Having a bank account is foundational to building financial security. Unfortunately, the lower your income, the more likely you are to be financially insecure and the less likely you are to have a bank account. According to the FDIC, about 20 percent of households earning less than $30,000 are unbanked.
This can be especially problematic for families receiving public benefits, such as Temporary Assistance for Needy Families (TANF), who can face significant fees to access their benefits in the absence of a bank account. Today, most public benefits are issued either directly into a participant's existing bank account or onto an electronic benefit transaction (EBT) card, which functions in some ways as a debit card.
Low levels of account ownership among participants, however, make the EBT card the default option. According to a new report, only 12 percent of TANF recipients have their benefits deposited into a bank account. The rest, who have their benefits placed on EBT cards, are subject to transaction fees at ATMs when they wish to withdraw funds. Assuming these transaction fees are 85 cents, and most are actually higher, this amounts to $1.2 million a year diverted from poor families to financial institutions. This is in addition to the $10 million a year that states pay to the financial institutions for administering states’ public benefit program, as well as surcharges beneficiaries must pay for use of out of network ATMs, which amounted to almost $900,000 in the first quarter of 2011. Consequently, families can be subject to a range of fees, depending on the terms of the contract between the state and the financial institution managing the public benefits program.
Several things can be done to combat these fees. First, EBT cards could be made more like debit cards so they can function as bank accounts for families who don't have them. That way, every TANF recipient who gets an EBT card will effectively also be getting a bank account. One way to do this is by transitioning from current EBT cards, which are typically closed loop, to so-called electronic payment cards (EPC) which are EBT cards branded with the Visa or MasterCard logo that are accepted almost everywhere, and by making the cards reloadable so they can store money in addition to benefits.
The shift towards EPC systems is already occurring, but it too raises challenges. While an EPC system allows beneficiaries to use their cards virtually anywhere that a MasterCard or VISA logo is displayed, and decreases the stigma associated with being recognized as a public assistance beneficiary because EPCs have the appearance of commercially recognized credit cards, there are potential negative ramifications for low-income families. Most importantly, effective consumer protection measures must be implemented because benefit recipients are more likely than general consumers to need these protections. Currently, the Electronic Funds Transfer Act and Regulations (Regulation E), which provide several consumer protections through error resolution and disclosure regulations, do not cover state-based EPC programs and privately issued prepaid cards receiving benefits through direct deposit. Public benefit recipients are already living at the margins and cannot afford to suffer out-of-pocket losses from potential consumer fraud or other problems that may arise under the EPC systems.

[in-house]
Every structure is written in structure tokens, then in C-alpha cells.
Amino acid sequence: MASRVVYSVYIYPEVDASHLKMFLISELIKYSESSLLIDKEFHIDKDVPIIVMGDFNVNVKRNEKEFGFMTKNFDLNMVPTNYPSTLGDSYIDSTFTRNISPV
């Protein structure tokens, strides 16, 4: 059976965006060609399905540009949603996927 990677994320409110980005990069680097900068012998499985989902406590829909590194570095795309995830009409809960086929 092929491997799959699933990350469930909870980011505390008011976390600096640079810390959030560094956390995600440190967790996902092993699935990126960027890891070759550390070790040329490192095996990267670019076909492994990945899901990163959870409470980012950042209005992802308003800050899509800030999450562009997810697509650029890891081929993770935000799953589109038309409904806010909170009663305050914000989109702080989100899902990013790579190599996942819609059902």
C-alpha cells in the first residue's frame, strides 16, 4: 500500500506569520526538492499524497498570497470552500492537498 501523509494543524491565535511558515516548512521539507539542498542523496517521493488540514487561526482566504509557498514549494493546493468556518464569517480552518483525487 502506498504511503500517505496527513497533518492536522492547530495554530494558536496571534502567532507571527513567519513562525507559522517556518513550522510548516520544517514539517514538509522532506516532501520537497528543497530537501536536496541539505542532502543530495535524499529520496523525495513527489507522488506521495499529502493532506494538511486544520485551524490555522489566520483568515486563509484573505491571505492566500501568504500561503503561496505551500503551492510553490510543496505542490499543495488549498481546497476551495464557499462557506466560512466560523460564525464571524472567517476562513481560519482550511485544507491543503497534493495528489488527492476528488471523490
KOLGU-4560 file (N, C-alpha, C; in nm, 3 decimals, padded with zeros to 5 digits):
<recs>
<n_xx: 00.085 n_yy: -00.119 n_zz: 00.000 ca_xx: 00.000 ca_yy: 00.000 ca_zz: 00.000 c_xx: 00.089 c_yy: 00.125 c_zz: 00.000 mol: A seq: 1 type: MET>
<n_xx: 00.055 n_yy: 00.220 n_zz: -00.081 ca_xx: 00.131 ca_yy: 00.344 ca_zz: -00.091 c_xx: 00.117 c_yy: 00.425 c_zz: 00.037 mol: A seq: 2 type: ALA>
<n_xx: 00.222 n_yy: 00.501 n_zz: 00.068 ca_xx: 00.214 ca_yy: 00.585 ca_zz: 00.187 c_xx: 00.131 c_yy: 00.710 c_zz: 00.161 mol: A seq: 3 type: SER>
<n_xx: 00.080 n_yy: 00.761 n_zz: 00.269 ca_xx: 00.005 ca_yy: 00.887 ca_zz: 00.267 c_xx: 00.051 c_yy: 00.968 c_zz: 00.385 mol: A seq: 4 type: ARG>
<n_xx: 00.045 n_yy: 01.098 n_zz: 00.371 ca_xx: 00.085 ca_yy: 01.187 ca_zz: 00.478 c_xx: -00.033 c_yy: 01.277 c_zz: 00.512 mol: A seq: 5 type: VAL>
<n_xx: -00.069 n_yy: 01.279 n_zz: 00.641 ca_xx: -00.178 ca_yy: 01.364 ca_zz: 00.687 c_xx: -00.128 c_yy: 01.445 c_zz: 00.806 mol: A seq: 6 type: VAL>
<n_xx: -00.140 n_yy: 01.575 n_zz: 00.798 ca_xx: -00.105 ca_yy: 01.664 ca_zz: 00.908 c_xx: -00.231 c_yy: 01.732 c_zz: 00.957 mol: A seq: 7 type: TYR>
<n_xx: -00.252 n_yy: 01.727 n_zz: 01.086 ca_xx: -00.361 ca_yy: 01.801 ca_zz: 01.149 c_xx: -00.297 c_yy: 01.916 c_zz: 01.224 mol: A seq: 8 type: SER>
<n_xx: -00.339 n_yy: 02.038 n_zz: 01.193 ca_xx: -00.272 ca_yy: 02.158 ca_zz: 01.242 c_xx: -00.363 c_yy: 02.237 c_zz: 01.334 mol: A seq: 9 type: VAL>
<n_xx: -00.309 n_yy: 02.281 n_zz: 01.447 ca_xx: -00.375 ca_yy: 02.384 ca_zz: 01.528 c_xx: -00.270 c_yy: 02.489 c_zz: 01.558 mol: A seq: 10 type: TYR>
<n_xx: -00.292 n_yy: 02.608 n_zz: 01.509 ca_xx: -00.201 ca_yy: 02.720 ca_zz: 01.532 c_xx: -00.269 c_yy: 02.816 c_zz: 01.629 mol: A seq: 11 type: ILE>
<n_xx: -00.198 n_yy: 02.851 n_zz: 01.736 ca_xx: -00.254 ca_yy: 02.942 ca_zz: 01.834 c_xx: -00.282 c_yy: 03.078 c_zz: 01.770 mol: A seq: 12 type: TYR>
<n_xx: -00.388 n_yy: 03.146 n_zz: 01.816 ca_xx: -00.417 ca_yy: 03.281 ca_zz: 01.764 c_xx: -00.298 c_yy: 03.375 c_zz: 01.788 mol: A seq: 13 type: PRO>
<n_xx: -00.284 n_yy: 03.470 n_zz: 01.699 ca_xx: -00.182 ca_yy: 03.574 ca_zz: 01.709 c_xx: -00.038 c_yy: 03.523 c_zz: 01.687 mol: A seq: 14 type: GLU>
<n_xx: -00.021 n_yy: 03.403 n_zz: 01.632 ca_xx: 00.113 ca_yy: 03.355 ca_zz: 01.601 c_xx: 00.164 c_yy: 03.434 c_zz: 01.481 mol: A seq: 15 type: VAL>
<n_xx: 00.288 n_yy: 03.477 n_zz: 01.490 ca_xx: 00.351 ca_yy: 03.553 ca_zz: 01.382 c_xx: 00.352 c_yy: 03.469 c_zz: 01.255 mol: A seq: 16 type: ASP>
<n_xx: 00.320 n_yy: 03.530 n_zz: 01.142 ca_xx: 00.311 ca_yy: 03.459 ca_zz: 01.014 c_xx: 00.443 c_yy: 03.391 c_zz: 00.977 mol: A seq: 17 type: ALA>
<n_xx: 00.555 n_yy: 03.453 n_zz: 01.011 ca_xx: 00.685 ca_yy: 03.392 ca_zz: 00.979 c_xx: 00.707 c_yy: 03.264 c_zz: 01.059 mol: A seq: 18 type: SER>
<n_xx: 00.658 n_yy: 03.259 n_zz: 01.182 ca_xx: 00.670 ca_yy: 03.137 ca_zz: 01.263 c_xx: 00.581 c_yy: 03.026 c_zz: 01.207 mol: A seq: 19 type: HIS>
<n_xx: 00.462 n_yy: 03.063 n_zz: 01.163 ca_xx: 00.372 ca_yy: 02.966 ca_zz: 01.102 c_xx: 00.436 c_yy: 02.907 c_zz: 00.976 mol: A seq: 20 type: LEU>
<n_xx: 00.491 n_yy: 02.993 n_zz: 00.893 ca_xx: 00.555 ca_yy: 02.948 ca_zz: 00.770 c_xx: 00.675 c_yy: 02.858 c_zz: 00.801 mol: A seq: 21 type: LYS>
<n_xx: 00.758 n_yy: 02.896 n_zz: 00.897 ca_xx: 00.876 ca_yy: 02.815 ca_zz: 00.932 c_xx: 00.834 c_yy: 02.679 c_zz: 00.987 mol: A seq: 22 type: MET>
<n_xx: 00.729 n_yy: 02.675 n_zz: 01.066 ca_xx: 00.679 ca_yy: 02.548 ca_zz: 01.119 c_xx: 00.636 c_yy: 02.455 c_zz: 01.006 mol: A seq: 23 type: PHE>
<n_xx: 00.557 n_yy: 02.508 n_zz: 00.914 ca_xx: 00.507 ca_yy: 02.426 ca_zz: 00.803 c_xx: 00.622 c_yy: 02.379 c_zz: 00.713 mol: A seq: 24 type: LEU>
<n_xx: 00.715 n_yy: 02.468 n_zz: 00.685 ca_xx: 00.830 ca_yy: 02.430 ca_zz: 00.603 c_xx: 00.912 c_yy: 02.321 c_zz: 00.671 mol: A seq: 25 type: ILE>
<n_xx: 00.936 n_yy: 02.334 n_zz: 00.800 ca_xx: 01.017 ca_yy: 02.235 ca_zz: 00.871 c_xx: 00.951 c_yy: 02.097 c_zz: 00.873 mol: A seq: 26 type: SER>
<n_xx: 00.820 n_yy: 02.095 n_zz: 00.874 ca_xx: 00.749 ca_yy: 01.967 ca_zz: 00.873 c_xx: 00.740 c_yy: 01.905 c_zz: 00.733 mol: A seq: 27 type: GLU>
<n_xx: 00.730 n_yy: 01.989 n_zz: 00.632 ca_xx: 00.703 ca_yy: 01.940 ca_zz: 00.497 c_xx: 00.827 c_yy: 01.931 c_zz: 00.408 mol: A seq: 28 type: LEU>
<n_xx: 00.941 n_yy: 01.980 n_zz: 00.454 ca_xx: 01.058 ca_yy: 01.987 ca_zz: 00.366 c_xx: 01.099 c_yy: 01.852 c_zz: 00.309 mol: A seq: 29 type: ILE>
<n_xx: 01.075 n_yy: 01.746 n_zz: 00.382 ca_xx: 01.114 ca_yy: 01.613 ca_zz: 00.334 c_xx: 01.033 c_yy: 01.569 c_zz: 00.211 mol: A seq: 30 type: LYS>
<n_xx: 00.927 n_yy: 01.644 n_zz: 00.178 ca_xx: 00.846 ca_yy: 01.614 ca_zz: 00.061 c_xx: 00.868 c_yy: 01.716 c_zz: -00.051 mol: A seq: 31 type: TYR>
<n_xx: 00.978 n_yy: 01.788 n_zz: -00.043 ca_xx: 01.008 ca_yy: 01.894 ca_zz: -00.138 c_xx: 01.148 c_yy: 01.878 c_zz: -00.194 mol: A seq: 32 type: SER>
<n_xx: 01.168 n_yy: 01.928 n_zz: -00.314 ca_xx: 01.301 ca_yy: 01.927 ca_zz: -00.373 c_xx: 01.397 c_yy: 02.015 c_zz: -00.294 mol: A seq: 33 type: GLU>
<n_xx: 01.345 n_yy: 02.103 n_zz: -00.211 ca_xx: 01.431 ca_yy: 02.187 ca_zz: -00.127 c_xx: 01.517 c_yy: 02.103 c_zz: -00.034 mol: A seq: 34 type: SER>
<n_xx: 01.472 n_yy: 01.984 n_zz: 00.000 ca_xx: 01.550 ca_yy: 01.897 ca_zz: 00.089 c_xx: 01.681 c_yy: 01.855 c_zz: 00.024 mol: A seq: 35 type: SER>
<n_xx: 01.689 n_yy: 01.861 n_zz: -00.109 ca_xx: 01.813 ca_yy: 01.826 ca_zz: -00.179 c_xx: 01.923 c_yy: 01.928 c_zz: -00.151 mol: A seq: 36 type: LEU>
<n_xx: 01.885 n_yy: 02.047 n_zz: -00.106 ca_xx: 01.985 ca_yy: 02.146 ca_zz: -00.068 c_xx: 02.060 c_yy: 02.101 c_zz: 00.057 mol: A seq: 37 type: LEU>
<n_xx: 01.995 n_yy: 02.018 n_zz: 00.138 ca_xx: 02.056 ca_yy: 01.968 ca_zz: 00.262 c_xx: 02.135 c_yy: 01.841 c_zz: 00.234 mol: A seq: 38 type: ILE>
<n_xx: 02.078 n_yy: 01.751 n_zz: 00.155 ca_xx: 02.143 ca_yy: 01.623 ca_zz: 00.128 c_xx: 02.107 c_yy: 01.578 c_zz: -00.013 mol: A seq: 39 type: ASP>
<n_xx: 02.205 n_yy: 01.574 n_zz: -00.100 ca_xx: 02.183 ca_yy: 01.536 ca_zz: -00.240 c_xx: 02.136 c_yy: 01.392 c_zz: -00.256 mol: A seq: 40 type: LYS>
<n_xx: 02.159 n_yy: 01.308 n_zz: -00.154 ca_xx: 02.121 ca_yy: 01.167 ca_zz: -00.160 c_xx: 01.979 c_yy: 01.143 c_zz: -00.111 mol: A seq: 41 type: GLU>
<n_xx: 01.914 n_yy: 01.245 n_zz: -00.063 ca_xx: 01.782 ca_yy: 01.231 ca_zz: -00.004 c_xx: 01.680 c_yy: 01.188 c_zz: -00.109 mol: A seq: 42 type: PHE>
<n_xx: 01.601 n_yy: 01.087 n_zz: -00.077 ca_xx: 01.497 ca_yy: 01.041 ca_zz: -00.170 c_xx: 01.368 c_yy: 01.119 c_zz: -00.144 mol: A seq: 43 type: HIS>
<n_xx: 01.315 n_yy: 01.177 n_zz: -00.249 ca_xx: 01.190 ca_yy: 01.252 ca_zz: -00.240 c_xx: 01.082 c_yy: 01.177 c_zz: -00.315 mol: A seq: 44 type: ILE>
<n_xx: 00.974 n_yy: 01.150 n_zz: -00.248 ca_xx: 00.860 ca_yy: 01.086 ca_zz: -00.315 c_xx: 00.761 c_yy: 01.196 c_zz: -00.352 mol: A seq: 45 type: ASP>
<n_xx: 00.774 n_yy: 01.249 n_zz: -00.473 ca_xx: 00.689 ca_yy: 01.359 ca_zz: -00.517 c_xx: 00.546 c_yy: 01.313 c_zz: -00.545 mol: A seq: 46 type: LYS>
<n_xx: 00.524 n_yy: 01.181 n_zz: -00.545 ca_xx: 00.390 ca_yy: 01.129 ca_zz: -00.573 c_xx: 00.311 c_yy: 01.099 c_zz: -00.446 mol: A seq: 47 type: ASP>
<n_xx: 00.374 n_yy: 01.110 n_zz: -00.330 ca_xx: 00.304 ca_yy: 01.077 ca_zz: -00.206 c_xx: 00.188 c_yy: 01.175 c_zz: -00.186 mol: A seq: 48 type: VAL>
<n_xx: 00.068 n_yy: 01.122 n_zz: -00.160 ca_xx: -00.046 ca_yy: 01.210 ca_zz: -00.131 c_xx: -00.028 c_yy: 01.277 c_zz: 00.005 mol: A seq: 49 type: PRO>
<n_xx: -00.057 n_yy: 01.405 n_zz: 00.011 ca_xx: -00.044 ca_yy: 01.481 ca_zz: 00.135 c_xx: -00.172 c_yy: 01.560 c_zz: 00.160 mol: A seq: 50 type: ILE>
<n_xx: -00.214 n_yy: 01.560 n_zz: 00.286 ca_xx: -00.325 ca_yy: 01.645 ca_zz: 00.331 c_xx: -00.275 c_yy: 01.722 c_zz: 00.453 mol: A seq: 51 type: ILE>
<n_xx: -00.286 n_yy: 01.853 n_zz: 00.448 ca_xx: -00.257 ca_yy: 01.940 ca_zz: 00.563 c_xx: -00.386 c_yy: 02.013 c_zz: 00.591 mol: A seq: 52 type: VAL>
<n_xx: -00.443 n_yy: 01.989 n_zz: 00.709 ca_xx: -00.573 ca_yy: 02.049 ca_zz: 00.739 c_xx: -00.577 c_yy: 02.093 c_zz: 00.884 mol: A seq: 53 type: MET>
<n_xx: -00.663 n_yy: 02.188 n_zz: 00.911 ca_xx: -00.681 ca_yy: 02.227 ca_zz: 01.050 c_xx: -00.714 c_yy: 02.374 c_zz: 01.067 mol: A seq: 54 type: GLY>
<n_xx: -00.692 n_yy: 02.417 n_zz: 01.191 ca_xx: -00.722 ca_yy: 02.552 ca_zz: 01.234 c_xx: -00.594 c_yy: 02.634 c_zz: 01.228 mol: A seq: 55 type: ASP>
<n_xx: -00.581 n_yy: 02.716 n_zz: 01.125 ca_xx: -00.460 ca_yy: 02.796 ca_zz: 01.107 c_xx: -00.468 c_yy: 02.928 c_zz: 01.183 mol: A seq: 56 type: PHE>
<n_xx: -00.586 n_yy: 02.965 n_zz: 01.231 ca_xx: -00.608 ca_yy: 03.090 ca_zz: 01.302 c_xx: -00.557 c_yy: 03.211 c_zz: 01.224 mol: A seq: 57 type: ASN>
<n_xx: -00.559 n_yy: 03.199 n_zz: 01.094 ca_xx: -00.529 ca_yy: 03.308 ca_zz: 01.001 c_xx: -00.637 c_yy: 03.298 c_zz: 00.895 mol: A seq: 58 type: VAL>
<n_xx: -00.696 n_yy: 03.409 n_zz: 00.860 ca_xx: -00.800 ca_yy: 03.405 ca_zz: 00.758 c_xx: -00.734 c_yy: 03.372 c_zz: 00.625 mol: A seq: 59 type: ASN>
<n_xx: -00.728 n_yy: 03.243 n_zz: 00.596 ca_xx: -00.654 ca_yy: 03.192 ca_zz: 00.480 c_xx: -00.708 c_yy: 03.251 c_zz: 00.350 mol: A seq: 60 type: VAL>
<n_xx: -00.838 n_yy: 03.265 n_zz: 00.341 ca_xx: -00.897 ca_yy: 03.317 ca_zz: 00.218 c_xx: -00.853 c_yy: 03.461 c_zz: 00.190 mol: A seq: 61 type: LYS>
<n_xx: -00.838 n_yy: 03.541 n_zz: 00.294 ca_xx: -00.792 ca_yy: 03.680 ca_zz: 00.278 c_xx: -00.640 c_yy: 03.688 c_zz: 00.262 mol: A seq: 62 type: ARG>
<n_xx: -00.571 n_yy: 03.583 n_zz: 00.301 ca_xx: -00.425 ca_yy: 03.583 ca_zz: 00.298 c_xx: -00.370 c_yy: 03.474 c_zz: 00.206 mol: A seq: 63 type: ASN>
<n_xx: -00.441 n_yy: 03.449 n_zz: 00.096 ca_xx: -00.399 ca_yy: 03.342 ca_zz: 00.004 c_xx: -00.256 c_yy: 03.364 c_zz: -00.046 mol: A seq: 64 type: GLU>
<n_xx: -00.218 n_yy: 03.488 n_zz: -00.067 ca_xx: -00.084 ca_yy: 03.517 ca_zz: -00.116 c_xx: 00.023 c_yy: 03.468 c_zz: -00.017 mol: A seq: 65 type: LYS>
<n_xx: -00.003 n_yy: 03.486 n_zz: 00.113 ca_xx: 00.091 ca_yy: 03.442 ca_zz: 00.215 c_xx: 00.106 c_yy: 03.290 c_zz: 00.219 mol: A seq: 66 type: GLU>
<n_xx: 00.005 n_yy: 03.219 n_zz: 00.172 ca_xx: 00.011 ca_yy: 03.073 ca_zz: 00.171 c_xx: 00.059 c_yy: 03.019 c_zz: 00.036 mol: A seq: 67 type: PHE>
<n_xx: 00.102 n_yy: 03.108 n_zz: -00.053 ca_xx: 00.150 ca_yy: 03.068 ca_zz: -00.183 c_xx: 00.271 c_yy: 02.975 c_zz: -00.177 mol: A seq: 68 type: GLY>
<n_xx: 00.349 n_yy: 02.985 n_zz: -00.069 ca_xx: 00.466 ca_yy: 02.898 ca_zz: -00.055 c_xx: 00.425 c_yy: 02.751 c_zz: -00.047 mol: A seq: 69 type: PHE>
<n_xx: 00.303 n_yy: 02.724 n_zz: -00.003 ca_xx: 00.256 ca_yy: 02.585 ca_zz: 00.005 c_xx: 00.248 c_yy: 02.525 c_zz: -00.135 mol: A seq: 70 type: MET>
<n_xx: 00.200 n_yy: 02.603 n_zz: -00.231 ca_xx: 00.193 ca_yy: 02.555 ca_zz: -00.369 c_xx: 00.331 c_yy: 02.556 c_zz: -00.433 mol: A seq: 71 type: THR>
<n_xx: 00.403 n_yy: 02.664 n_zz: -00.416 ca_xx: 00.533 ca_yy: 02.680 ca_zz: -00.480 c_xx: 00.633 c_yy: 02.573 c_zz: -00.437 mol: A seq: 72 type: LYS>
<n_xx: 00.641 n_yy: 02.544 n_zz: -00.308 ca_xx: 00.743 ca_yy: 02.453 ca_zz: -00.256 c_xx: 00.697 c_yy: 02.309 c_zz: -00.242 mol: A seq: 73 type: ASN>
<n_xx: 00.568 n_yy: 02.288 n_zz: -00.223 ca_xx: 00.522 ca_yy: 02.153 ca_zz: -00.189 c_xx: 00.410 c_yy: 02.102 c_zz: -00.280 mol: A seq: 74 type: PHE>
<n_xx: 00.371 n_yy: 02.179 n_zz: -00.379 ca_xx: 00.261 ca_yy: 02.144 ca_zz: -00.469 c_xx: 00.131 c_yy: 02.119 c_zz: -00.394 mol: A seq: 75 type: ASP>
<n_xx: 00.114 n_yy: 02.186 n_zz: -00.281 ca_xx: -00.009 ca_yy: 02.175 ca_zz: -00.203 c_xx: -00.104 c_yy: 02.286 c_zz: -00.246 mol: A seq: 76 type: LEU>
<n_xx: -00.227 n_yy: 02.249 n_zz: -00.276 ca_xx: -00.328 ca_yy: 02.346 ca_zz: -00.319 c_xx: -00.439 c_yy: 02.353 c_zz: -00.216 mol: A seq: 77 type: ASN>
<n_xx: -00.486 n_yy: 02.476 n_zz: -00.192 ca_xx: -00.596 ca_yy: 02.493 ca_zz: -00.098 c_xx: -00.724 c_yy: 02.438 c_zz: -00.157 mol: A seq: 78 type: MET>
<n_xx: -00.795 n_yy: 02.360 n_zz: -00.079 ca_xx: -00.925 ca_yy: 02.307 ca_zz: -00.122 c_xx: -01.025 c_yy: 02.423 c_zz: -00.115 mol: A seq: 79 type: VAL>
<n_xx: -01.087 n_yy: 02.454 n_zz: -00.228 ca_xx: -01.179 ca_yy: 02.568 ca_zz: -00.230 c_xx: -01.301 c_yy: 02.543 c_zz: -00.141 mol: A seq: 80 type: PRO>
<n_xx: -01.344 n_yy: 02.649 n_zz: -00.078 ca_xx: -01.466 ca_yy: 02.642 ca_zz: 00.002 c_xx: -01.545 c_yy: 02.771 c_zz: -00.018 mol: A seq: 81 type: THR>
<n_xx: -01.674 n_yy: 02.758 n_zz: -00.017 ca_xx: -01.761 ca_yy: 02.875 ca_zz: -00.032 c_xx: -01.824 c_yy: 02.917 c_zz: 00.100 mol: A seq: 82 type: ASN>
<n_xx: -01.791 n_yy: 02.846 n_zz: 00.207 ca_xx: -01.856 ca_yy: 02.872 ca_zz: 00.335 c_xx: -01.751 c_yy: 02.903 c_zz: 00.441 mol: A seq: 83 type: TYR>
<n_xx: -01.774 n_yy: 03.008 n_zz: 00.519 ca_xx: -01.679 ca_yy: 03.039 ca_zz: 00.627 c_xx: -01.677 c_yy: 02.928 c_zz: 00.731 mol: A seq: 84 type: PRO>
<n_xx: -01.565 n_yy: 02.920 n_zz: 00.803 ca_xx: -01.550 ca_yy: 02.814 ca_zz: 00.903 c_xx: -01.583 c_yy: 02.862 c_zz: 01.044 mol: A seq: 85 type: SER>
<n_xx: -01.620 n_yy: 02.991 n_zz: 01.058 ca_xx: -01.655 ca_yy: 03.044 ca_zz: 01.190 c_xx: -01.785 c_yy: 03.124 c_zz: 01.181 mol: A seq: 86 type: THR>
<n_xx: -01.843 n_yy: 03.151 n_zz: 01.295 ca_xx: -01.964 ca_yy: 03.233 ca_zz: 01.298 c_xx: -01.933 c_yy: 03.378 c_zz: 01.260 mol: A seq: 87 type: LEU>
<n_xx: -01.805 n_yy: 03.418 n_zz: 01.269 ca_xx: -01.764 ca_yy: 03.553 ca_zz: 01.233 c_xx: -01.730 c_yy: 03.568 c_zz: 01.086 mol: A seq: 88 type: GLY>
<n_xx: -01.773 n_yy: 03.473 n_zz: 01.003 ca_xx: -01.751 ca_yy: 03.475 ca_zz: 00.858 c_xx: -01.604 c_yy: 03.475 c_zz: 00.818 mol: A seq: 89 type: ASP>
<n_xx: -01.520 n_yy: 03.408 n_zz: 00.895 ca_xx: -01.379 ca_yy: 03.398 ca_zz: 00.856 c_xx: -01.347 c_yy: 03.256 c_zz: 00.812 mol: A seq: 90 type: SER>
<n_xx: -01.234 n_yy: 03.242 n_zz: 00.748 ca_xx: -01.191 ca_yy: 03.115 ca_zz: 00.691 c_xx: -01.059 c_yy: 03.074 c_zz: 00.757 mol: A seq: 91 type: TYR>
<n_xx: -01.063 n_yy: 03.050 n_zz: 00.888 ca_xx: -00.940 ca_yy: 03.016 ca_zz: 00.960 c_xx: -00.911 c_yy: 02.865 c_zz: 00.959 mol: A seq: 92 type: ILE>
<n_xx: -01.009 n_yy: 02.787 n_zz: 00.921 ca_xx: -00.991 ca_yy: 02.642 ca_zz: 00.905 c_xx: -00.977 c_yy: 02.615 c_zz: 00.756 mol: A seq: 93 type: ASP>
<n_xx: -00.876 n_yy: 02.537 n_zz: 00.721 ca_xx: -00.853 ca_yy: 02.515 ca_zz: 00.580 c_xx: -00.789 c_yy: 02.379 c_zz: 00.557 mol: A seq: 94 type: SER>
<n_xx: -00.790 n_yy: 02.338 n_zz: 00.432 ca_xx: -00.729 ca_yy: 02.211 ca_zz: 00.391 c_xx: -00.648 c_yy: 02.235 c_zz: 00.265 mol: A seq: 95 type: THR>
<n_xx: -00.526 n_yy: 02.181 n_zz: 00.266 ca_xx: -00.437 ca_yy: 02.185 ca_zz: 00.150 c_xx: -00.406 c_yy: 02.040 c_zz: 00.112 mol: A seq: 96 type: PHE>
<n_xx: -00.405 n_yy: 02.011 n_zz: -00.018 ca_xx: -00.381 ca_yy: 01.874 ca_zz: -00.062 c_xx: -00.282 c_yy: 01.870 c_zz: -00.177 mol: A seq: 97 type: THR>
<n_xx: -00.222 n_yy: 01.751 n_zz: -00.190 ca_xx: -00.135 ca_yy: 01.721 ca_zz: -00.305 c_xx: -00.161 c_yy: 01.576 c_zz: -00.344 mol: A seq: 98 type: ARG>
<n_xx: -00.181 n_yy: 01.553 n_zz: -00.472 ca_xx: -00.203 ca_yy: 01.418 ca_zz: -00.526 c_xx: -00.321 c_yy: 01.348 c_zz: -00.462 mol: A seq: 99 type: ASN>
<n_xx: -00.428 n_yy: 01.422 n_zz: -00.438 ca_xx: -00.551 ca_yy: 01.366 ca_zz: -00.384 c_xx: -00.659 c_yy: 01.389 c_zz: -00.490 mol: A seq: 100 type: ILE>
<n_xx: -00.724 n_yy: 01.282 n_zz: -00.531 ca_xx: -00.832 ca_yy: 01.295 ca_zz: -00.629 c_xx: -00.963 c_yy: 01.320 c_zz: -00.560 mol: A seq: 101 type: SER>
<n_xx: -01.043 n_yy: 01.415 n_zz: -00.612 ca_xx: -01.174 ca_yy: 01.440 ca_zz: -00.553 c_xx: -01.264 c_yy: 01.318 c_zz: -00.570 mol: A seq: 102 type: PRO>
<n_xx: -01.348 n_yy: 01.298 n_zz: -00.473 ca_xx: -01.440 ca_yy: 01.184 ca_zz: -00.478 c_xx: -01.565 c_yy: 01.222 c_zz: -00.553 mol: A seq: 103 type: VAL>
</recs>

Another option is to simply eliminate fees for EBT card transactions. State and federal governments shouldn't be subsidizing financial institutions with resources dedicated to helping very low-income families. Contracts with banks that administer the accounts should mandate a no-fee structure, or states could reimburse participants for fees they incur. As many states’ contracts are almost ready for renewal, this may be the appropriate time for states to take action.
A third option is for states to encourage savings by including a savings "bucket" as part of the card features and eliminating assets tests in public benefit programs that explicitly restrict the amount of savings a family can have and be eligible for the program.
Finally, there should be a broader overall effort to increase access to affordable banking options for low-income consumers. For example the FDIC’s Safe Accounts pilot, which offered basic, low-fee accounts through partnerships with several financial institutions, could be adopted more widely. At the end of the one-year pilot, retention rates for new accounts were high, 80 percent for transaction accounts and 95 percent for savings accounts, and banks reported that the cost of offering the account was comparable to that of other accounts. These outcomes suggest that there is a demand for these products and that this model could provide a sustainable way to expand availability in a way that works for consumers and financial institutions.
Senator David Frockt (D-WA) and Representative Bill Hinkle (R-WA) advocated for the need to connect TANF recipients to bank accounts to enable recipients to make safe financial transactions, build savings, and avoid EBT fees. It is clear that efforts to address the financial security of low-income families can be an area with many opportunities for bipartisan agreement. It's exciting to see that both sides of the political party recognize this important issue.
To learn more about EBT and EPC systems in general, listen to the Shriver Center’s webinar, The Next Frontier in Public Benefits: Electronic Benefit Cards, and read the Clearinghouse Review article, The Next Frontier in Public Benefits: Electronic Benefit Cards.